Study Examines Some Drugs’ Higher Costs, Questionable Benefit After Exclusivity
Also, Bloomberg reports that diabetes drugs often rise in tandem. So-called "shadow pricing" by competitors is one reason drug prices continue to surge.
The Wall Street Journal's Pharmalot:
How Marketing Exclusivity Led To Higher Drug Costs And Questionable Benefits
Six years ago, the FDA approved a drug called Colcrys to treat acute gout attacks and familial Mediterranean fever, an inherited inflammatory disorder. The move came as part of an agency initiative to regulate dozens of medicines that had never been formally approved, but were on the market when the FDA received authority to oversee the drug approval process. (Silverman, 5/5)
Diabetes Drugs Compete With Prices That Rise In Lockstep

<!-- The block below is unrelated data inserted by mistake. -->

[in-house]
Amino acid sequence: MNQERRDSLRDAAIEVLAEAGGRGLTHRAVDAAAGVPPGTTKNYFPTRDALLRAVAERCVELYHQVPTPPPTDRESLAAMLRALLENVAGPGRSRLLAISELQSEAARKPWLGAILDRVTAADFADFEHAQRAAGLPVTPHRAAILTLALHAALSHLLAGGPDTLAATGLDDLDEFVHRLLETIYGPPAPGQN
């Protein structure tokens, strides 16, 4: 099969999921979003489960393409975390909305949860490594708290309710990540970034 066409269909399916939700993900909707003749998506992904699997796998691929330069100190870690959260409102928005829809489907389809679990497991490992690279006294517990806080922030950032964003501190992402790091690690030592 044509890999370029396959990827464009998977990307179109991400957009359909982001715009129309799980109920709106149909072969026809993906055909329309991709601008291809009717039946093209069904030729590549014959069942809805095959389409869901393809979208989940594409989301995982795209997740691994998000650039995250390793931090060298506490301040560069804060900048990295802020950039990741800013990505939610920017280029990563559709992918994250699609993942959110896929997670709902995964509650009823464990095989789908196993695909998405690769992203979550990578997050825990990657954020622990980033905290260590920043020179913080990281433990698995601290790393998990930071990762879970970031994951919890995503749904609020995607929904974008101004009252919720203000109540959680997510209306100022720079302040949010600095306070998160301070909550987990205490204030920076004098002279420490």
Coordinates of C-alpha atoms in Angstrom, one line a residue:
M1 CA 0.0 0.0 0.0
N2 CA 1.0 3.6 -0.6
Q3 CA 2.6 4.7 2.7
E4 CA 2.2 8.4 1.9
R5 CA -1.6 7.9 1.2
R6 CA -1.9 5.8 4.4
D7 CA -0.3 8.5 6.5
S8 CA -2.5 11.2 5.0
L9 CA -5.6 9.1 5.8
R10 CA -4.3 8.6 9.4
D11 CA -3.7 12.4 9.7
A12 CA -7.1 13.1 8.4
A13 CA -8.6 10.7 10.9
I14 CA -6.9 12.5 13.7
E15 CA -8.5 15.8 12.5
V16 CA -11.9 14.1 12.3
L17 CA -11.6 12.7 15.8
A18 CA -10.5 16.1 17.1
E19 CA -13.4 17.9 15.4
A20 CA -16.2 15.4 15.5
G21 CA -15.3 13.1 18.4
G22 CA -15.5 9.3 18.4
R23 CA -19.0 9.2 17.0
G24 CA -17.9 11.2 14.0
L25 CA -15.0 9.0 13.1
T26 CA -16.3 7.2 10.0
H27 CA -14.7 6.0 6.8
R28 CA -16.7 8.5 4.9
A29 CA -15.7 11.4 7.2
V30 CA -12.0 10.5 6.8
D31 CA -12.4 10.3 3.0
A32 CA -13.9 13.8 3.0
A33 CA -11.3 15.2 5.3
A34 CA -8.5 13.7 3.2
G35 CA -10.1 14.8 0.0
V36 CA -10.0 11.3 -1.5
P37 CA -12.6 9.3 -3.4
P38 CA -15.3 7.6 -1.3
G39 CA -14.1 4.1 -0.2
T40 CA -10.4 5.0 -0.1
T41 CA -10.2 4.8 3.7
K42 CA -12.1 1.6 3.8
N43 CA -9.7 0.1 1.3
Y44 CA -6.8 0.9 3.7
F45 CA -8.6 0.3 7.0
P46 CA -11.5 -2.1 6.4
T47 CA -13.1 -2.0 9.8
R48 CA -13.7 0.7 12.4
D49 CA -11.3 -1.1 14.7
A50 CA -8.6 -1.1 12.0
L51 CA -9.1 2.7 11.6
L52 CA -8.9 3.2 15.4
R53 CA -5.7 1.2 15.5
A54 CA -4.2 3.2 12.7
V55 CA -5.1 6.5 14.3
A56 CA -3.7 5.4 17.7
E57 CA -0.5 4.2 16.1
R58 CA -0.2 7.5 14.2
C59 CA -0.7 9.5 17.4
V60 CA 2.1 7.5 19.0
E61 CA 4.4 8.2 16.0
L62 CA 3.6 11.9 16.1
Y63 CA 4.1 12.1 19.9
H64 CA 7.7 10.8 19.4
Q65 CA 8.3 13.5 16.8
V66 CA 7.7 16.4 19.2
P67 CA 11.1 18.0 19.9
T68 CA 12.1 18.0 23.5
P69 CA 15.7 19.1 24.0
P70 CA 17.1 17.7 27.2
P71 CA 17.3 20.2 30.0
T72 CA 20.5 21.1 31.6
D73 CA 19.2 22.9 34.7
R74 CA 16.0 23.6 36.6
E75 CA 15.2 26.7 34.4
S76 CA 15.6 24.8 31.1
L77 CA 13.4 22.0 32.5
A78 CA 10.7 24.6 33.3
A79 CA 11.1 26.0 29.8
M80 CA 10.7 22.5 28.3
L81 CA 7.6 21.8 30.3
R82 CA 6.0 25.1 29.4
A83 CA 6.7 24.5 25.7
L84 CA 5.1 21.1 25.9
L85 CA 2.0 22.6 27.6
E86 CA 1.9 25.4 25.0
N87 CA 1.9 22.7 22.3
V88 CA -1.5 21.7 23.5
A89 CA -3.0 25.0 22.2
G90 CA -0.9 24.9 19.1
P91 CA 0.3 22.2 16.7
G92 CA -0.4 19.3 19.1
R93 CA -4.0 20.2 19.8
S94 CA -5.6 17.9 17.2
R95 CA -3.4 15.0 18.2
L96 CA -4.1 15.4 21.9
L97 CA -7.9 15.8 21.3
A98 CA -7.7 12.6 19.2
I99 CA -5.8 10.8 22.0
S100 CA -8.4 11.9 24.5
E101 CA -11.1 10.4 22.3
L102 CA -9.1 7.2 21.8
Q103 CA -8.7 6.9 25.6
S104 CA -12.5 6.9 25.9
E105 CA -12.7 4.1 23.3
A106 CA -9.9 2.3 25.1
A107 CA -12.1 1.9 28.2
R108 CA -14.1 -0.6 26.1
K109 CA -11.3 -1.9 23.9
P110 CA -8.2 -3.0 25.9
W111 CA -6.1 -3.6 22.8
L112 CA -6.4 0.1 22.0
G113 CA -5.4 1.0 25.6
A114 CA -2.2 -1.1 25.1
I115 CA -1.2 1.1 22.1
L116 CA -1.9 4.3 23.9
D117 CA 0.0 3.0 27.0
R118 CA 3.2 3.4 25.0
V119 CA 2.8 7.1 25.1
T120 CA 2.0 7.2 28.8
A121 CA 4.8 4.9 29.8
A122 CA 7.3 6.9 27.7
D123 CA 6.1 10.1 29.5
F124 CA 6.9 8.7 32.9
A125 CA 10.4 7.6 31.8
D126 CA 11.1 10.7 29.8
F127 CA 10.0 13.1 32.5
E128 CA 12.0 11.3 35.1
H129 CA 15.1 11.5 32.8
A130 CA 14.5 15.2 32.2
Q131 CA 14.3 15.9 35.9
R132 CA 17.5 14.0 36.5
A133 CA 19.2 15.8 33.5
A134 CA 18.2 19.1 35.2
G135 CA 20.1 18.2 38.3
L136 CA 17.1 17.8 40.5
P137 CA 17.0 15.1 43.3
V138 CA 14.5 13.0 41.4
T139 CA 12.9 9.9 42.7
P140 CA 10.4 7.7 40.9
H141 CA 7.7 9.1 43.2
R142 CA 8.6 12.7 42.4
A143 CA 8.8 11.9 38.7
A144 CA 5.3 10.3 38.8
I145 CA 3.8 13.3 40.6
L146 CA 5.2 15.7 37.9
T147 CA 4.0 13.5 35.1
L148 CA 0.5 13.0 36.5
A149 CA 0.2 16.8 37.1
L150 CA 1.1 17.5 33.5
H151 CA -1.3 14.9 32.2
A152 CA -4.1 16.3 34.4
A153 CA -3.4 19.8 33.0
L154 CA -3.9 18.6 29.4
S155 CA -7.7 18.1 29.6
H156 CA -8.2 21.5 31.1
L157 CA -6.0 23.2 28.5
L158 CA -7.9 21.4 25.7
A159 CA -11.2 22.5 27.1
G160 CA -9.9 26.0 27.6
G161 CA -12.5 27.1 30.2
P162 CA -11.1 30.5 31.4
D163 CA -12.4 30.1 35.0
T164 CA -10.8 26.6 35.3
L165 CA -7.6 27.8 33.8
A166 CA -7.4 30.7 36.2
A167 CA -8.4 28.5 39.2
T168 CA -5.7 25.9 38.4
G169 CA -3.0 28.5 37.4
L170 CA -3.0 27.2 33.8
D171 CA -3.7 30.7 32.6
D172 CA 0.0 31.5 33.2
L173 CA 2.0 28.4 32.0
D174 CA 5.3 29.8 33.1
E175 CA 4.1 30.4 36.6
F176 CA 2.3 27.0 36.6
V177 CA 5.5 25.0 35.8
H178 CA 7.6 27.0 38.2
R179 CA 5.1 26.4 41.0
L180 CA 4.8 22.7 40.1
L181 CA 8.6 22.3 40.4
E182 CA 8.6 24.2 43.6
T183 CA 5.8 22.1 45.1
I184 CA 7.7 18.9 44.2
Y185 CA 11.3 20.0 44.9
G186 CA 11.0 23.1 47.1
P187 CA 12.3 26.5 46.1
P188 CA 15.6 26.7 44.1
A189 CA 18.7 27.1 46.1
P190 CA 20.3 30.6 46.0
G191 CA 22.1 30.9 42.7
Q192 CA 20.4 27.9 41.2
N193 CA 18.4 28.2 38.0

On May 30 last year, the price for a vial of the blockbuster diabetes medication Lantus went up by 16.1 percent. On the next day, Lantus’s direct competitor, Levemir, also registered a price increase -- of 16.1 percent. In 13 instances since 2009, prices of Lantus and Levemir -- which dominate the global market for long-acting injectable insulin with $11 billion in combined sales -- have gone up in tandem in the U.S., according to SSR Health, a market researcher in Montclair, New Jersey. (Langreth, 5/6)